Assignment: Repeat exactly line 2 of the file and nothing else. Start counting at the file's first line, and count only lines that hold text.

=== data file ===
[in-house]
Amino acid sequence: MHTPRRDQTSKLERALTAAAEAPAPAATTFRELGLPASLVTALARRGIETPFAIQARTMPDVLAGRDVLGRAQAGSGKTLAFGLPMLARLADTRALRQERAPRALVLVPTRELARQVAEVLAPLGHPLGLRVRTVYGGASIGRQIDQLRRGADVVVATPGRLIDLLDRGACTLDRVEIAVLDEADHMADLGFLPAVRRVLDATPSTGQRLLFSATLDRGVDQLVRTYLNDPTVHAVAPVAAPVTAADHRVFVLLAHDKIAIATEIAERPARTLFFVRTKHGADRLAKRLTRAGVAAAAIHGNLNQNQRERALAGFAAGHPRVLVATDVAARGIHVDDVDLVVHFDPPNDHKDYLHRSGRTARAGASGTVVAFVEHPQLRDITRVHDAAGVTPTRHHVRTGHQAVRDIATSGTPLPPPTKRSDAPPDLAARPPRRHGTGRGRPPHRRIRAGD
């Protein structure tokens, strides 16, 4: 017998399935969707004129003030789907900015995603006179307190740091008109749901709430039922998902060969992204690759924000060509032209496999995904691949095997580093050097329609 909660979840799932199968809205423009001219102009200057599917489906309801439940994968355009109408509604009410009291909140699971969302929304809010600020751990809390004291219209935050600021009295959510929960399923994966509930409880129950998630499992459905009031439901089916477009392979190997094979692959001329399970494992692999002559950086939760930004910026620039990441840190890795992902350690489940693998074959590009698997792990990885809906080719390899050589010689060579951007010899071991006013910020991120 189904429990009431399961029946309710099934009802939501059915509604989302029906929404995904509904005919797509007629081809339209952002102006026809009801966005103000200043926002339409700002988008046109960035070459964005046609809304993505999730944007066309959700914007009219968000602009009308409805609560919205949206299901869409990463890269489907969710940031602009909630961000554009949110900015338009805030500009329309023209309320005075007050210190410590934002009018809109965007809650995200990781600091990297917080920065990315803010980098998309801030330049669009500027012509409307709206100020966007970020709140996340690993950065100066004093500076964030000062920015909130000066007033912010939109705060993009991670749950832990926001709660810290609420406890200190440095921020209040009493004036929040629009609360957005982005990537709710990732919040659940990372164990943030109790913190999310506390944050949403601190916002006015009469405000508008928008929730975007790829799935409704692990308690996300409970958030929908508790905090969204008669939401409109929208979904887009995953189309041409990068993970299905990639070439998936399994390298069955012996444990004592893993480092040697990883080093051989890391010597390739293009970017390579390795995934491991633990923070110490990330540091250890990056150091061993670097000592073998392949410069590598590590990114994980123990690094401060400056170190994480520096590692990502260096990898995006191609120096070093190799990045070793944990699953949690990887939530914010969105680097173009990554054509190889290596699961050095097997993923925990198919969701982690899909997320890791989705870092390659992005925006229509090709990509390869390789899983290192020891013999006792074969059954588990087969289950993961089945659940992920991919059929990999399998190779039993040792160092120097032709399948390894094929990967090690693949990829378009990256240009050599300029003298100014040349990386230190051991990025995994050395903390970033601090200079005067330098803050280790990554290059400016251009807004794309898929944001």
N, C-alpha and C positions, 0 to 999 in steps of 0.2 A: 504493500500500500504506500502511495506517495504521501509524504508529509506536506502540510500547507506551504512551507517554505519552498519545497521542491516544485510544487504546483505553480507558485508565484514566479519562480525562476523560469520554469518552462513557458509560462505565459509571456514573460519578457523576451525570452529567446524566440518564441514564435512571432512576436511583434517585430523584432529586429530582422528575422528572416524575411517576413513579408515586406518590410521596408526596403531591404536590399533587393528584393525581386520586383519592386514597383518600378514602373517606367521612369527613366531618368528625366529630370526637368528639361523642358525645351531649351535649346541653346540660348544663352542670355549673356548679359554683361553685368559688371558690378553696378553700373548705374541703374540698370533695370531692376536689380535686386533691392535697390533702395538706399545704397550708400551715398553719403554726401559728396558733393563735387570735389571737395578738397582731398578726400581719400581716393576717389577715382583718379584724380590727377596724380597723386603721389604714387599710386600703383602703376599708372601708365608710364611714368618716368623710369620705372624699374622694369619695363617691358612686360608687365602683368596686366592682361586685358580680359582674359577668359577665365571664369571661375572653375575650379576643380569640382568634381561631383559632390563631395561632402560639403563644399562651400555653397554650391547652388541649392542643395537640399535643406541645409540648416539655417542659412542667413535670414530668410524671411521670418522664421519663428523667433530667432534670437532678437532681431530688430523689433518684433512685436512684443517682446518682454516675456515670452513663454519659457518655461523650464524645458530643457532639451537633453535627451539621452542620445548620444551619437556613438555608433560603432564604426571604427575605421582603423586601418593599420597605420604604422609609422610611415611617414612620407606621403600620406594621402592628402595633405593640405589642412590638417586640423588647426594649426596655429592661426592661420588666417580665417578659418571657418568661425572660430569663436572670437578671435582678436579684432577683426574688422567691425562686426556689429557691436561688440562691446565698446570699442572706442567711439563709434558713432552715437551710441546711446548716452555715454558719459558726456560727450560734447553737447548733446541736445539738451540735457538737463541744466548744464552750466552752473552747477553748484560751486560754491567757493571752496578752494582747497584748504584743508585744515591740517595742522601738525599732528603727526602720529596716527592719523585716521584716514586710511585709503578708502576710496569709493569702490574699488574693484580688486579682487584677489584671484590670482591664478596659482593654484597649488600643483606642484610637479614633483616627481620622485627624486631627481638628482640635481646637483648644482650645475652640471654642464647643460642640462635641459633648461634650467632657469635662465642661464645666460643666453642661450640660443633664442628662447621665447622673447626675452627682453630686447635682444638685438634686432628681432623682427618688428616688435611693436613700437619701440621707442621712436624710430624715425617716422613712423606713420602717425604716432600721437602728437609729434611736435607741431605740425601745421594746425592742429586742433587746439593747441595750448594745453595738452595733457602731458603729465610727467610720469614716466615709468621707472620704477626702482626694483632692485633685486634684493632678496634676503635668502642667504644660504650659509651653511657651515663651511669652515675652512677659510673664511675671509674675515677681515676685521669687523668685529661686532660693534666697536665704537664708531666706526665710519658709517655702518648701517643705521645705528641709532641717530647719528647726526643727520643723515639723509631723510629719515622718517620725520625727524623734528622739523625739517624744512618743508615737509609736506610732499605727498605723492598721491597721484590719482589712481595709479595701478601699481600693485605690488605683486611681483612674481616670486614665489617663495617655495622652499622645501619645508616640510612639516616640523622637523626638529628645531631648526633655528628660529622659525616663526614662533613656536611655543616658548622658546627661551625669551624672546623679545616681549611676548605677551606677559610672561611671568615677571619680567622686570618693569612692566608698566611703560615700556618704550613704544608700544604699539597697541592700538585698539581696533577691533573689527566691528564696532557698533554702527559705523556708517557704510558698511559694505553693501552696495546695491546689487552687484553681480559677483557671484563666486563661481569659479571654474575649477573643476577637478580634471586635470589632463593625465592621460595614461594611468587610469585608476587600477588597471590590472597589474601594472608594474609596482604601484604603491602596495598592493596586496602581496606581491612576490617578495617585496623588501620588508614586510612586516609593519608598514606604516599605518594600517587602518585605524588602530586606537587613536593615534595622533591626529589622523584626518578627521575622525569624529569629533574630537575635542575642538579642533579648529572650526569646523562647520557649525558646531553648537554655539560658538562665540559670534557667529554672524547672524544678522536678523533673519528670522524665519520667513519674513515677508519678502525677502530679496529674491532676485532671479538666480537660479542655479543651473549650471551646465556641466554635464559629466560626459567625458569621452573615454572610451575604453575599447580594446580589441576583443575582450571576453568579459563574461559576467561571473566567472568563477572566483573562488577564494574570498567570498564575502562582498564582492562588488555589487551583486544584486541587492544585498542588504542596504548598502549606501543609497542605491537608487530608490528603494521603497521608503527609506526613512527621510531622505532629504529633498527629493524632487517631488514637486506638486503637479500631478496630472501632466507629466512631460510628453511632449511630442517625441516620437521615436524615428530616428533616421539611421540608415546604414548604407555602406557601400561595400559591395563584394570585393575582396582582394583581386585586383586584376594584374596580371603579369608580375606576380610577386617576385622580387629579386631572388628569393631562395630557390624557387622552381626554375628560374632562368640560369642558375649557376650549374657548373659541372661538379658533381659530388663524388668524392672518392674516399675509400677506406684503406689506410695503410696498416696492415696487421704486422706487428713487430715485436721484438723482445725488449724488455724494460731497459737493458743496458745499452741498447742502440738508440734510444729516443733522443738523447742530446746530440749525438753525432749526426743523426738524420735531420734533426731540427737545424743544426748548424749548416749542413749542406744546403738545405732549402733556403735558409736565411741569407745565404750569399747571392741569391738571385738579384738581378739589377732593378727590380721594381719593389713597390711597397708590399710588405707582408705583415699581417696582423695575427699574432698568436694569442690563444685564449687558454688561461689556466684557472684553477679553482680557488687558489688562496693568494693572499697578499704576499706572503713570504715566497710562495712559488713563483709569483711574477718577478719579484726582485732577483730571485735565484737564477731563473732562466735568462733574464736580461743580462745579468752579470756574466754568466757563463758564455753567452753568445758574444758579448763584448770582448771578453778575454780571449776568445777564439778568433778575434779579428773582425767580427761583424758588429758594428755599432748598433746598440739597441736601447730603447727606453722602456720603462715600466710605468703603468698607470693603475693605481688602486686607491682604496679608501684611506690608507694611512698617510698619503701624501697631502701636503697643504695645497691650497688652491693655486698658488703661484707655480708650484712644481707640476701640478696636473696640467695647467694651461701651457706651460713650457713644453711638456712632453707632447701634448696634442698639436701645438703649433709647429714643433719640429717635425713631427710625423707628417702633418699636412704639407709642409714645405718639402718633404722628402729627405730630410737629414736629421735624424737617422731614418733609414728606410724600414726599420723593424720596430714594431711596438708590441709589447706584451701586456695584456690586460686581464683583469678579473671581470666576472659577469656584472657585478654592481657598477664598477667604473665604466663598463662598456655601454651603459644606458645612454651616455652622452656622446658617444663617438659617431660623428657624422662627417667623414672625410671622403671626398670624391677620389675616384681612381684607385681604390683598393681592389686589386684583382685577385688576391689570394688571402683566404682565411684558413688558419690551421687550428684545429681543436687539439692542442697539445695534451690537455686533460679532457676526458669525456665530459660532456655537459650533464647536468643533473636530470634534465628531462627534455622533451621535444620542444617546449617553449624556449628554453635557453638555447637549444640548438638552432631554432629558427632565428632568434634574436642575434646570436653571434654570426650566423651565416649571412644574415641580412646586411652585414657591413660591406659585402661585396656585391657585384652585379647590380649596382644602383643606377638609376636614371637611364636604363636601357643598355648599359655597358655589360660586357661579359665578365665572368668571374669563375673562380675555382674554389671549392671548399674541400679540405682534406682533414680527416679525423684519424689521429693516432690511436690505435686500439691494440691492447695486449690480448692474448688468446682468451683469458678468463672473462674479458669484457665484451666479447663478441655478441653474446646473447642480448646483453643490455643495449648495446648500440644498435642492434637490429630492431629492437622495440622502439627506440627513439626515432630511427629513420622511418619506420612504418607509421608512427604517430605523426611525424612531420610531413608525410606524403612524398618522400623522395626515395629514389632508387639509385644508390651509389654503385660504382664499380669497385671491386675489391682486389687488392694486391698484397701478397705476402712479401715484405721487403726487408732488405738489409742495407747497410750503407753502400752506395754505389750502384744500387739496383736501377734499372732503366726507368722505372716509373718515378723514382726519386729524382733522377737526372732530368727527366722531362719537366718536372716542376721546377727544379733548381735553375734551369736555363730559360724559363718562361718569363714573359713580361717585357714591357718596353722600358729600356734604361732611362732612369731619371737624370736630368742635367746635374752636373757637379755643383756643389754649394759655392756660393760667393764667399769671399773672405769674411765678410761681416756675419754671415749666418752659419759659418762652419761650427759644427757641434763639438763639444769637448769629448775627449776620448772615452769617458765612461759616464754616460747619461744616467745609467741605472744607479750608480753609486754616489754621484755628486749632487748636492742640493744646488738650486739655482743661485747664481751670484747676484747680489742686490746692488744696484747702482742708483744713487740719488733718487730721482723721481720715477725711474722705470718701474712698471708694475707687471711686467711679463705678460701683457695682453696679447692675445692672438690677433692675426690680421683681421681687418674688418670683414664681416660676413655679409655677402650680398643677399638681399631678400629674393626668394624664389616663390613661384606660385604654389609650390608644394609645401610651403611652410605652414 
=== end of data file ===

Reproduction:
Amino acid sequence: MHTPRRDQTSKLERALTAAAEAPAPAATTFRELGLPASLVTALARRGIETPFAIQARTMPDVLAGRDVLGRAQAGSGKTLAFGLPMLARLADTRALRQERAPRALVLVPTRELARQVAEVLAPLGHPLGLRVRTVYGGASIGRQIDQLRRGADVVVATPGRLIDLLDRGACTLDRVEIAVLDEADHMADLGFLPAVRRVLDATPSTGQRLLFSATLDRGVDQLVRTYLNDPTVHAVAPVAAPVTAADHRVFVLLAHDKIAIATEIAERPARTLFFVRTKHGADRLAKRLTRAGVAAAAIHGNLNQNQRERALAGFAAGHPRVLVATDVAARGIHVDDVDLVVHFDPPNDHKDYLHRSGRTARAGASGTVVAFVEHPQLRDITRVHDAAGVTPTRHHVRTGHQAVRDIATSGTPLPPPTKRSDAPPDLAARPPRRHGTGRGRPPHRRIRAGD